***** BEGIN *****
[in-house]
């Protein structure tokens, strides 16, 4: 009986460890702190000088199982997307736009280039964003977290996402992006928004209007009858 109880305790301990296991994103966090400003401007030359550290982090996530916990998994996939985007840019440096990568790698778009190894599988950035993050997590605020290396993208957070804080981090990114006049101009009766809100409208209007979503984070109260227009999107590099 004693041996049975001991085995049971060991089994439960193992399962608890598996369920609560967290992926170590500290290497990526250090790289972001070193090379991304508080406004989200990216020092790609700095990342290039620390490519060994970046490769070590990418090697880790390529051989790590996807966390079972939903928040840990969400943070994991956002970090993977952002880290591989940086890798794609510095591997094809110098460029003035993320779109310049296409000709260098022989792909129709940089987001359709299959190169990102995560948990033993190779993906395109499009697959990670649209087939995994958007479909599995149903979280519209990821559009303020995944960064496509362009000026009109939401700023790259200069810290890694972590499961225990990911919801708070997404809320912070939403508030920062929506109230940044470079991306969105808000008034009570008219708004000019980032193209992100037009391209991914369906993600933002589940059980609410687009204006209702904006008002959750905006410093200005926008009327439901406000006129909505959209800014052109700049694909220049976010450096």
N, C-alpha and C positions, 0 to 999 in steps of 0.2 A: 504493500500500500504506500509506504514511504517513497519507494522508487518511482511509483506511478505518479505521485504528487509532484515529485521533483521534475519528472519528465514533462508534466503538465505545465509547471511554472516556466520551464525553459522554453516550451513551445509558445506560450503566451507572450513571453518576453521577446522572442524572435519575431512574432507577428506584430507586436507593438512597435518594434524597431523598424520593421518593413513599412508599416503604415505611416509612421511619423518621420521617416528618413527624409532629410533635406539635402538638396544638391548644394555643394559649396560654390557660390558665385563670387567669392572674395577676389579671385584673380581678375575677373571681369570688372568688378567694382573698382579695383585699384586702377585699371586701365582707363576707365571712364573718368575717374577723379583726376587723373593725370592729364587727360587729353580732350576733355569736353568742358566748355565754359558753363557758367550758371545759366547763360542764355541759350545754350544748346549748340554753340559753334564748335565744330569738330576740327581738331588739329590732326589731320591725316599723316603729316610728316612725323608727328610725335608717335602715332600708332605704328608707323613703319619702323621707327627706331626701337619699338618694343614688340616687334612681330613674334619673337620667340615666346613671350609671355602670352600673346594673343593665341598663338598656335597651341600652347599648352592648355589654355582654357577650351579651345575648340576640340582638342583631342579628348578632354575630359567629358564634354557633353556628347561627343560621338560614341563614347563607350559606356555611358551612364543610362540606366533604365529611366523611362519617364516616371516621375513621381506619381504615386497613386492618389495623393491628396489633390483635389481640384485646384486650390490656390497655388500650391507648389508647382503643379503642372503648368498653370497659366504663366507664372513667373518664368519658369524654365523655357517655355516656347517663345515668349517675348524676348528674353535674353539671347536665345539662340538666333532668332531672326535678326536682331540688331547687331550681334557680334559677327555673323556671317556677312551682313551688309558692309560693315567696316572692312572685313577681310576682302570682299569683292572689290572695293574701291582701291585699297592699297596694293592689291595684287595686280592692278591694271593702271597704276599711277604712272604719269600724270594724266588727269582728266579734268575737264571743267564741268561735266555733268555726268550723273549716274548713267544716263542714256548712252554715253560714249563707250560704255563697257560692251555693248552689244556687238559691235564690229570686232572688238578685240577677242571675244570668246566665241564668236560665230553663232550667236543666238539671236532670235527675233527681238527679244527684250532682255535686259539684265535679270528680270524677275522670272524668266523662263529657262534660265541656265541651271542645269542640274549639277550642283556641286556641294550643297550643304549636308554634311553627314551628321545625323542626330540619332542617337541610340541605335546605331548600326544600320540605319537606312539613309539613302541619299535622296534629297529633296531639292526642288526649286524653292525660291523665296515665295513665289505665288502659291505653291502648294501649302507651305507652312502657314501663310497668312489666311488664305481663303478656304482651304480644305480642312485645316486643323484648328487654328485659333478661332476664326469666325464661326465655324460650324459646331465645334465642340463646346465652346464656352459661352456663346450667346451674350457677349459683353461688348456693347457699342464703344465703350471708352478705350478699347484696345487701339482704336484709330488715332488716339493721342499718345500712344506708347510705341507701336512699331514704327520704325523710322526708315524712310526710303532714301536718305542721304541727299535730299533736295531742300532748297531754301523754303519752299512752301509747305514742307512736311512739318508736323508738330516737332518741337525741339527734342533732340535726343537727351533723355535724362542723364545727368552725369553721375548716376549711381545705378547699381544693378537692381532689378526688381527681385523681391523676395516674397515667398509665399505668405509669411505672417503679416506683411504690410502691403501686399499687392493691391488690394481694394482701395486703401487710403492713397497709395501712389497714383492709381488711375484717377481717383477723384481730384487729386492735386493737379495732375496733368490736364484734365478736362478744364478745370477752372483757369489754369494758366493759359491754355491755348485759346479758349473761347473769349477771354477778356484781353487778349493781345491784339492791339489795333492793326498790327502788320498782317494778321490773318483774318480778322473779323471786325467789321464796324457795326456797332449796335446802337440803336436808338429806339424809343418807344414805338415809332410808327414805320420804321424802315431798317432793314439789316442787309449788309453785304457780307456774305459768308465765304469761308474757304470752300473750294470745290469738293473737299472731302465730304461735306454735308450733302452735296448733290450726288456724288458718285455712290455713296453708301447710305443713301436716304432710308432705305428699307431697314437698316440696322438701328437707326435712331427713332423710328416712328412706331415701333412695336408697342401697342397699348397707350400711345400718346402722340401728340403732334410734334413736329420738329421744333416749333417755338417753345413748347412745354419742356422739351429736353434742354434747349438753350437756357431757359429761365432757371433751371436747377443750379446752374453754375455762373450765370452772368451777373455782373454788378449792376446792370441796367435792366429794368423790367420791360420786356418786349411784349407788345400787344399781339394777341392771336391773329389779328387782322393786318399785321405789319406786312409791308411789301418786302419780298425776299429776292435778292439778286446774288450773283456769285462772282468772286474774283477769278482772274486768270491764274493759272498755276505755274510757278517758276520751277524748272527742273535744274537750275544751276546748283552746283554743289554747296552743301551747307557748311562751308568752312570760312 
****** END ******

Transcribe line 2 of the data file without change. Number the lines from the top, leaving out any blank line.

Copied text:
């Protein structure tokens, strides 16, 4: 009986460890702190000088199982997307736009280039964003977290996402992006928004209007009858 109880305790301990296991994103966090400003401007030359550290982090996530916990998994996939985007840019440096990568790698778009190894599988950035993050997590605020290396993208957070804080981090990114006049101009009766809100409208209007979503984070109260227009999107590099 004693041996049975001991085995049971060991089994439960193992399962608890598996369920609560967290992926170590500290290497990526250090790289972001070193090379991304508080406004989200990216020092790609700095990342290039620390490519060994970046490769070590990418090697880790390529051989790590996807966390079972939903928040840990969400943070994991956002970090993977952002880290591989940086890798794609510095591997094809110098460029003035993320779109310049296409000709260098022989792909129709940089987001359709299959190169990102995560948990033993190779993906395109499009697959990670649209087939995994958007479909599995149903979280519209990821559009303020995944960064496509362009000026009109939401700023790259200069810290890694972590499961225990990911919801708070997404809320912070939403508030920062929506109230940044470079991306969105808000008034009570008219708004000019980032193209992100037009391209991914369906993600933002589940059980609410687009204006209702904006008002959750905006410093200005926008009327439901406000006129909505959209800014052109700049694909220049976010450096």